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New rules challenge scammers

After the European Union from January 1 of this year introduced new and stricter requirements for e-commerce in the EU and the European Economic Area, the scammers also had to change their approach. It no longer works with card details or account number only.

In Norway, most people have probably experienced that they also have to use the bank ID version, either by code chip or via mobile phone if they want to transact or shop online. New methods of fraud now increasingly mean that the victim must also provide this information.

– It’s somehow an ingenious way to cheat. Criminals make victims do all the work for themselves. They are getting increasingly good at using more tools to make the scam attempt appear credibleBush says. The goal is always the same, to get information or money from the victim. The method is often referred to as phishing.

Criminals have also taken advantage of the fact that as a result of the pandemic many are becoming more isolated and that elderly people especially those with limited digital proficiency can easily limp, if they do not have those around them who can give an additional assessment of the content.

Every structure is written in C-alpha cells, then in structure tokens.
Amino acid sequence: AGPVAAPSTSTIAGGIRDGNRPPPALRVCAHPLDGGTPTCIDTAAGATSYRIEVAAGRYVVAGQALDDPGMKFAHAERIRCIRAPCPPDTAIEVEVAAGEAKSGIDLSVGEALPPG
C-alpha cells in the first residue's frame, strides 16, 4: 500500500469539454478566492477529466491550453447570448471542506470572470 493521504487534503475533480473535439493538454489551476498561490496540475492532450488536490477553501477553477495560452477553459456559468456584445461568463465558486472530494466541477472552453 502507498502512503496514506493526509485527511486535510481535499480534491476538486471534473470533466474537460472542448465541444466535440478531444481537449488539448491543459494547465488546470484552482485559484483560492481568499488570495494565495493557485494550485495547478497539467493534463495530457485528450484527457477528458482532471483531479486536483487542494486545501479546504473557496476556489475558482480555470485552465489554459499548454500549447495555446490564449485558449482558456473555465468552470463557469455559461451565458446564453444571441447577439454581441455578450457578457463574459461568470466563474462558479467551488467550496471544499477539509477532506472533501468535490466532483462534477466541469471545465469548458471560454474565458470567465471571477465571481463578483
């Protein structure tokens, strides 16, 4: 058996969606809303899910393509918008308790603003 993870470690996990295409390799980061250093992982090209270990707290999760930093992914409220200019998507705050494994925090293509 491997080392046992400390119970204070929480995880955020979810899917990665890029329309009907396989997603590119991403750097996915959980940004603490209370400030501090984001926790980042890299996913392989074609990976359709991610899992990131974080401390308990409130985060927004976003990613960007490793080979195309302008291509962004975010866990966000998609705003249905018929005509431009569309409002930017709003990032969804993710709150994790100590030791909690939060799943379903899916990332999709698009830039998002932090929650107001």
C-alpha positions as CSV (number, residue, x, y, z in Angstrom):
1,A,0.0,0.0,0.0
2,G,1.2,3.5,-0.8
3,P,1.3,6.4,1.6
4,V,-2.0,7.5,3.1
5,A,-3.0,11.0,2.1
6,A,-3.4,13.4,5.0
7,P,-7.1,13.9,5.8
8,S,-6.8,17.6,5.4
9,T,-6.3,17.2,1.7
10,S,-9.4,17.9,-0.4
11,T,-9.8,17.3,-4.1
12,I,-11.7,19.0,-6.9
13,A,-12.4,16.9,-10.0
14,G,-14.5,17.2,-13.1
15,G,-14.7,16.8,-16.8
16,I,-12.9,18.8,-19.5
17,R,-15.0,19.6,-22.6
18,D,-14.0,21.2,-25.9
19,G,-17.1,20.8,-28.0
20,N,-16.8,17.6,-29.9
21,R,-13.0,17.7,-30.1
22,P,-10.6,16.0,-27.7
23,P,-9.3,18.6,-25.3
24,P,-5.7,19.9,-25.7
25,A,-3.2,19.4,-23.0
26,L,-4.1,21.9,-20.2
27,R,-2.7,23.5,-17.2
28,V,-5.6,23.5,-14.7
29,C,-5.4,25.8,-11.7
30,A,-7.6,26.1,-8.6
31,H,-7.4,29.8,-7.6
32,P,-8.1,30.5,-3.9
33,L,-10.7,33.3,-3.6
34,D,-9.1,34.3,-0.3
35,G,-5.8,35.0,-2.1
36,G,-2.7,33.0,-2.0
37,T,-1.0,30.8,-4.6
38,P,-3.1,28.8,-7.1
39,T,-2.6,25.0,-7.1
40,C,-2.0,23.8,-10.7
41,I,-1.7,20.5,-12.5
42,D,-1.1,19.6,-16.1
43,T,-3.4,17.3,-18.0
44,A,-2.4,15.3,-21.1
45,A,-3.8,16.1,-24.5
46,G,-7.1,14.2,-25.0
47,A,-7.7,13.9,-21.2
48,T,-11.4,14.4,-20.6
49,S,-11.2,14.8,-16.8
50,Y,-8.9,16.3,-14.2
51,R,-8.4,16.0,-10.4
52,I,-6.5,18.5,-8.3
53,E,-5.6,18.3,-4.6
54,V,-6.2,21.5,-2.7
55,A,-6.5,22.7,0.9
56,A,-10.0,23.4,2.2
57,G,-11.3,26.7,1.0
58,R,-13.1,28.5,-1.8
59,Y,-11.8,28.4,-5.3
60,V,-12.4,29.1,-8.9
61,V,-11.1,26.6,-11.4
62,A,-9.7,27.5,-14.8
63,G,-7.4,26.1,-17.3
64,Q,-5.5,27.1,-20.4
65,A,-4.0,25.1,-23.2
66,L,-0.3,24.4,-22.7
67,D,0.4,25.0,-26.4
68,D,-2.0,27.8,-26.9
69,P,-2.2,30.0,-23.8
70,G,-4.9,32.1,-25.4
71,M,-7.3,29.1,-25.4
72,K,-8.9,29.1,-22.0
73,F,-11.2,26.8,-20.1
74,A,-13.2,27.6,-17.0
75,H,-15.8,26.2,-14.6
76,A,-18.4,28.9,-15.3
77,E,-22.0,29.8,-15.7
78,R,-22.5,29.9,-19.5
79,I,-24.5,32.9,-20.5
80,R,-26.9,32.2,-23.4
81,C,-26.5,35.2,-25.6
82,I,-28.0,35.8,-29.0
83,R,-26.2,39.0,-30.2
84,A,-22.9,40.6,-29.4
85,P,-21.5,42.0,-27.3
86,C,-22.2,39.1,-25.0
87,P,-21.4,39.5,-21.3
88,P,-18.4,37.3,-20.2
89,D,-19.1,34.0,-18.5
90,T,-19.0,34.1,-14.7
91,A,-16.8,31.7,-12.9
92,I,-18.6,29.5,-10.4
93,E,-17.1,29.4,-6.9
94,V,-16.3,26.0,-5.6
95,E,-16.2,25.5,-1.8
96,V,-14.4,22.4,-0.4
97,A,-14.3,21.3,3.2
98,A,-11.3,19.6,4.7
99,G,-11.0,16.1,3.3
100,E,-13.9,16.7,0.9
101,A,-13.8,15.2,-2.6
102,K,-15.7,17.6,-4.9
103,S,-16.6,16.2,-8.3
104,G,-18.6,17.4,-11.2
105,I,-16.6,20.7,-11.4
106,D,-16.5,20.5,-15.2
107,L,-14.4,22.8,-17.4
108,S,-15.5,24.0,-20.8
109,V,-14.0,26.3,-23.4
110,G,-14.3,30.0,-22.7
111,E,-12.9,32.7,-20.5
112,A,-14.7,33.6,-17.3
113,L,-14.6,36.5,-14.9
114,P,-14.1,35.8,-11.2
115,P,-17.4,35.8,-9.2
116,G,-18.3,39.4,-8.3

What can you do?

Busch lists six points you should keep in mind when receiving emails that may appear suspicious.

  • Take your time when reading emails. Stop – think – check. Ask yourself what the dispatcher really wants you to do. Do you expect such an inquiry?
  • Find out if you are actually entitled to a refund. Visit the online bank and see if you have been charged twice already.
  • If you are unsure of the content of the email, do not click on the link or open the attachment. Alternatively, visit the official website of the sender. If the content of the email is real, you will find the same information when logging in to My Telenor. You can also contact Telenor customer service at 915 09000.
  • If an invoice, credit note, or equivalent is attached to an email, never provide sensitive information, card information, or bank ID information on websites to which you are redirected via links.
  • Call a friend, colleague, or family member. Discuss the content of the email. Such a conversation is often seen as necessary and useful.
  • Google email content. You will not be the first to be subjected to phishing attacks.
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Read also: Police, DNB and Telenor team up to prevent fraud by seniors

Maybe this is something we have to learn to live with

Busch states that Telenor, in addition to its spam filter, also has a “Nettvern” service to prevent customers from accessing malicious sites, trying to remove phishing sites when they learn about them and consciously working with public information targeting customers about the risks.

Is this something we will never get over?

Perhaps this is something we have to learn to live with. We can’t run after criminals. You cannot have complete control and overview of all incoming calls, texts and emails. What matters is public information and that we are aware of new methods that scammers are constantly using.

– I too could be fooled. I’ve seen some pretty good and cunning attacks, and it mainly depends on how good they are, says the security expert.

Hanisi Anenih

Hanisi Anenih

"Web specialist. Lifelong zombie maven. Coffee ninja. Hipster-friendly analyst."